Gail Carson Levine, author of the insanely awesome novel Ella Enchanted, always thought that Wendy was crazy for going home when she could have stayed with Peter Pan in Neverland. At least that’s what her mini-bio on the dust jacket of her new novel says. Levine also dedicates the book to her first boyfriend, Peter Pan.

One of Disney’s newest marketing ventures is Disney Fairies, which is promoting Tinker Bell and the other characters found in Levine’s novel among other fairies. (There’s also a series of Fairy books for younger readers and a CGI film, not directly related to the events relayed in Fairy Dust and the Quest for the Egg, which is due out this fall on Disney DVD. If you want to learn more, the Disney Fairies have their own website–but be advised it might take a bit to load on slower computers.) When I first heard about this new project, I was intrigued since I am a fan of fairies. At the same time, I was a bit worried. There’s something very commercial, and even counterintuitive, about a writer creating a story with characters that have already been dealt with by other authors (and a lot of movies!). Still, I decided to give it a try.

Before even getting into the story, though, I have to say that this novel is quite beautiful. The actual book is made of high quality paper to accommodate the illustrations that often feature as tw-page spreads throughout the novel. These pictures, watercolors painted by David Christiana, are stunning. The colors are subtle and really the skill is just so obvious in all of the drawings that viewing them is a joy. Christiana manages to stay true to the original Disney vision for Tinker Bell while making her “look” slightly new and different to better fit in with the other fairies.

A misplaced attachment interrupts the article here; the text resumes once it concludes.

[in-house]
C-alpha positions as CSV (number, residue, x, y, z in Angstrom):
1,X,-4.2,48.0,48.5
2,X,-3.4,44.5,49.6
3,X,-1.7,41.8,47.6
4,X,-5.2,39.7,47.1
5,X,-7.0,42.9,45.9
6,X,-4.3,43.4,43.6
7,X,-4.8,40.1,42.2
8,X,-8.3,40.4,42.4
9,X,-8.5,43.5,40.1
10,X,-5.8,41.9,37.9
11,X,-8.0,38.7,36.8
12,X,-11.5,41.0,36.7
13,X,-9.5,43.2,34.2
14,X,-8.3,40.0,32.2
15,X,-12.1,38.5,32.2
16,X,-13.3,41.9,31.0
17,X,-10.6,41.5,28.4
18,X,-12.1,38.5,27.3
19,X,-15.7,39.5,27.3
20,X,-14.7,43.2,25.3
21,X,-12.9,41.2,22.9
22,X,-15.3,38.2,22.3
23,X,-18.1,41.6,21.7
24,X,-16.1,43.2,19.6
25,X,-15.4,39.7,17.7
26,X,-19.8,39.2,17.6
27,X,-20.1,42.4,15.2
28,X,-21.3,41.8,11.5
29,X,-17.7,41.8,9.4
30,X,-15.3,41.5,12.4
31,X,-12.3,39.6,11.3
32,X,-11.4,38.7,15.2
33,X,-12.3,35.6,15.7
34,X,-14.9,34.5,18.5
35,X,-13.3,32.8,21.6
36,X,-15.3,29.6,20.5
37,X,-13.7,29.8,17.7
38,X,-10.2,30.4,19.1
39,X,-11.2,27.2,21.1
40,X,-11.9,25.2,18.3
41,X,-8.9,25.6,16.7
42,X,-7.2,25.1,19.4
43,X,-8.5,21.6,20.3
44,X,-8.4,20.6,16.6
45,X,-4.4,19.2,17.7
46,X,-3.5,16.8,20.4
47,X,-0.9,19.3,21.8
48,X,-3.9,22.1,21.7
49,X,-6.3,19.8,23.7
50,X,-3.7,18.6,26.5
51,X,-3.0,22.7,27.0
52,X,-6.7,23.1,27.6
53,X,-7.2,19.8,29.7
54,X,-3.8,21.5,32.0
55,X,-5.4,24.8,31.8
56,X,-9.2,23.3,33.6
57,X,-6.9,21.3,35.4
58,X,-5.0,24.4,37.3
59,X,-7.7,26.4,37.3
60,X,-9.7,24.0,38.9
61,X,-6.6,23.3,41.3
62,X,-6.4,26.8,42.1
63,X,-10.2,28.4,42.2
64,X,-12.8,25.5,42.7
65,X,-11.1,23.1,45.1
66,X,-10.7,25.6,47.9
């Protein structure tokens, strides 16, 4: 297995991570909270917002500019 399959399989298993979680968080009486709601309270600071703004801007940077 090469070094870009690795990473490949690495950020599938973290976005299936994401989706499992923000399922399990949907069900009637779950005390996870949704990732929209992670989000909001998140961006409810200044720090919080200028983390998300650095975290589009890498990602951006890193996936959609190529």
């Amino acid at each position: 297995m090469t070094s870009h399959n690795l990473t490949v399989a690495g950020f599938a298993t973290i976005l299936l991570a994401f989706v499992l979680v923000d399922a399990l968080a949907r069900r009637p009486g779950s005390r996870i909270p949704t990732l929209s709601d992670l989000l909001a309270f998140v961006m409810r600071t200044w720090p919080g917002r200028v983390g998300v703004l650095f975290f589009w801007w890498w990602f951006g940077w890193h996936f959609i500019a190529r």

Unfortunately, it takes more than great illustrations to sustain a good book. The basic plot stays pretty true to some of the elements found in the original story of Peter Pan. The book starts when a baby laughs (every time a baby laughs for the first time, a fairy is born). This fairy, named Prilla, is special. Not only is she going to be a Never Fairy in Neverland, she is also unlike any fairy the island has seen before. Prilla says “please” and “thank you” like humans (called “Clumsies” by fairies). She even curtsies and apologizes. Stranger still, Prilla is able to move between Neverland and the dreams of Clumsy children.

Every Fairy in Neverland has a special talent (water, baking, pots and pans, etc.)–every fairy except for Prilla. However, when a storm strikes the island injuring Mother Dove (the source of the Fairy Dust that allows Never Fairies to work their magic) Prilla doesn’t have much time to worry about not having a talent as she and two other fairies are sent out to try and find a way to heal Mother Dove.

I had several problems with the story. The idea of each fairy having a talent, while superficially cute, has deeper problems upon further investigation. It just feels too much like each fairy having a clique and, even worse, the story spends a lot of time focusing on Prilla being special in a bad way for not having a talent. This issue is resolved by the end of the story, but it just seems like a bad message to send to children. (And what’s up with the name Prilla? Seriously.)

The narrative of the story also started to grate very near the beginning of the book. I haven’t read J. M. Barrie’s Peter Pan so I don’t know if Levine was trying emulate his style or not–I think she was but need to investigate further–but it just didn’t work. Frankly, it sounded like Levine was writing in a style that was not her own and with which she was not entirely comfortable.

Fairy Dust and the Quest for the Egg also seemed to be having an identity crisis. The book looks like a novel for older children. The print is small and there is a lot of it. But the story sometimes sounds like it was written for much younger children with prose that lacks the dimension and depth of books for an older audience. At the same time, though, the events of the novel (a fairy cutting off her own wings, a dying dove, among other problematic events) suggest that it’s more appropriate for an older audience.

The best parts of this novel were when Levine was looking at the characters originally found in Peter Pan. Her descriptions of the mermaids, and of Tinker Bell’s relationship with Peter were really enjoyable. Captain Hook also features in the plot and was awesome. Unfortunately all of these events take only about ten pages combined (the book is 208).

This book has a lot going for it and I wanted to like it more than I did, but all of the great pieces never come together (with the mediocre ones) to create a solid, enjoyable whole.